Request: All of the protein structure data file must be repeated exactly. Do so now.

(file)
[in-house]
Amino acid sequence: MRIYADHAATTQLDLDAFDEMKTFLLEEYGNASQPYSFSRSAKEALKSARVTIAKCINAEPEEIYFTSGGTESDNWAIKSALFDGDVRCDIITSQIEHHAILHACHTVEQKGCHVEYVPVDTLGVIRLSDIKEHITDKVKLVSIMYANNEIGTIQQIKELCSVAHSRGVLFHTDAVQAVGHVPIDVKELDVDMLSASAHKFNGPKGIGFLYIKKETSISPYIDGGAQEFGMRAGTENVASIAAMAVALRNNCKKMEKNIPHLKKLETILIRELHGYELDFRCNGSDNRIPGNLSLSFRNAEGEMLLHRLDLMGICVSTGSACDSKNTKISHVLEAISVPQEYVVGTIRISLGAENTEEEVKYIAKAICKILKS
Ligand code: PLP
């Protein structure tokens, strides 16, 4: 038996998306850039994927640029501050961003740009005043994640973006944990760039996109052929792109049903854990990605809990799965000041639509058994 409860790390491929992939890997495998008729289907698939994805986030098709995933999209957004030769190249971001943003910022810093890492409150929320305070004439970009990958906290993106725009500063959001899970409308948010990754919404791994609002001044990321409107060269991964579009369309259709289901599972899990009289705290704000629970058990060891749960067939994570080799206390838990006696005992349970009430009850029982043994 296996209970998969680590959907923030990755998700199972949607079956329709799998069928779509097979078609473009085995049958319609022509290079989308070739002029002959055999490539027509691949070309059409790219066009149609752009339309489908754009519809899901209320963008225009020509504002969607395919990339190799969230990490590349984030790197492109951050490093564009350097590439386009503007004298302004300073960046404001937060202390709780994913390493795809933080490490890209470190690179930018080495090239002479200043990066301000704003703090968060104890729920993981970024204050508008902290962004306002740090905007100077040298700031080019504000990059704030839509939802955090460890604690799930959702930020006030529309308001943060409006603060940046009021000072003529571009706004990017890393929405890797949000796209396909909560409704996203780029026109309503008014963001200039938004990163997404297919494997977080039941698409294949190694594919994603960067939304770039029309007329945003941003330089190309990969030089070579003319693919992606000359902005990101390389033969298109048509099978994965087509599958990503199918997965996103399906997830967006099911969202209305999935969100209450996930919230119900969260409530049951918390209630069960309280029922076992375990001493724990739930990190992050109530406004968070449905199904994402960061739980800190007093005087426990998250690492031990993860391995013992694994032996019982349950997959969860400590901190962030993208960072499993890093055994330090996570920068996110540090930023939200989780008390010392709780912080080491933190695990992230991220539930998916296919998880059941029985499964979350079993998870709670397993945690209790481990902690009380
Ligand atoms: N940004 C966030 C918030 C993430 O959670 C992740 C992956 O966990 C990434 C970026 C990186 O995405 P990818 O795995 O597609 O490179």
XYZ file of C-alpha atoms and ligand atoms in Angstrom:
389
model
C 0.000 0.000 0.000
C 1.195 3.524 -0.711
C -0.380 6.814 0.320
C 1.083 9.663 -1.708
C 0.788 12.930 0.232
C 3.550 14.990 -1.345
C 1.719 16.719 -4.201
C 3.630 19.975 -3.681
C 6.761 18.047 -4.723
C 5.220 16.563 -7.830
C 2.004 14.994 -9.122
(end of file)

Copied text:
[in-house]
Amino acid sequence: MRIYADHAATTQLDLDAFDEMKTFLLEEYGNASQPYSFSRSAKEALKSARVTIAKCINAEPEEIYFTSGGTESDNWAIKSALFDGDVRCDIITSQIEHHAILHACHTVEQKGCHVEYVPVDTLGVIRLSDIKEHITDKVKLVSIMYANNEIGTIQQIKELCSVAHSRGVLFHTDAVQAVGHVPIDVKELDVDMLSASAHKFNGPKGIGFLYIKKETSISPYIDGGAQEFGMRAGTENVASIAAMAVALRNNCKKMEKNIPHLKKLETILIRELHGYELDFRCNGSDNRIPGNLSLSFRNAEGEMLLHRLDLMGICVSTGSACDSKNTKISHVLEAISVPQEYVVGTIRISLGAENTEEEVKYIAKAICKILKS
Ligand code: PLP
């Protein structure tokens, strides 16, 4: 038996998306850039994927640029501050961003740009005043994640973006944990760039996109052929792109049903854990990605809990799965000041639509058994 409860790390491929992939890997495998008729289907698939994805986030098709995933999209957004030769190249971001943003910022810093890492409150929320305070004439970009990958906290993106725009500063959001899970409308948010990754919404791994609002001044990321409107060269991964579009369309259709289901599972899990009289705290704000629970058990060891749960067939994570080799206390838990006696005992349970009430009850029982043994 296996209970998969680590959907923030990755998700199972949607079956329709799998069928779509097979078609473009085995049958319609022509290079989308070739002029002959055999490539027509691949070309059409790219066009149609752009339309489908754009519809899901209320963008225009020509504002969607395919990339190799969230990490590349984030790197492109951050490093564009350097590439386009503007004298302004300073960046404001937060202390709780994913390493795809933080490490890209470190690179930018080495090239002479200043990066301000704003703090968060104890729920993981970024204050508008902290962004306002740090905007100077040298700031080019504000990059704030839509939802955090460890604690799930959702930020006030529309308001943060409006603060940046009021000072003529571009706004990017890393929405890797949000796209396909909560409704996203780029026109309503008014963001200039938004990163997404297919494997977080039941698409294949190694594919994603960067939304770039029309007329945003941003330089190309990969030089070579003319693919992606000359902005990101390389033969298109048509099978994965087509599958990503199918997965996103399906997830967006099911969202209305999935969100209450996930919230119900969260409530049951918390209630069960309280029922076992375990001493724990739930990190992050109530406004968070449905199904994402960061739980800190007093005087426990998250690492031990993860391995013992694994032996019982349950997959969860400590901190962030993208960072499993890093055994330090996570920068996110540090930023939200989780008390010392709780912080080491933190695990992230991220539930998916296919998880059941029985499964979350079993998870709670397993945690209790481990902690009380
Ligand atoms: N940004 C966030 C918030 C993430 O959670 C992740 C992956 O966990 C990434 C970026 C990186 O995405 P990818 O795995 O597609 O490179």
XYZ file of C-alpha atoms and ligand atoms in Angstrom:
389
model
C 0.000 0.000 0.000
C 1.195 3.524 -0.711
C -0.380 6.814 0.320
C 1.083 9.663 -1.708
C 0.788 12.930 0.232
C 3.550 14.990 -1.345
C 1.719 16.719 -4.201
C 3.630 19.975 -3.681
C 6.761 18.047 -4.723
C 5.220 16.563 -7.830
C 2.004 14.994 -9.122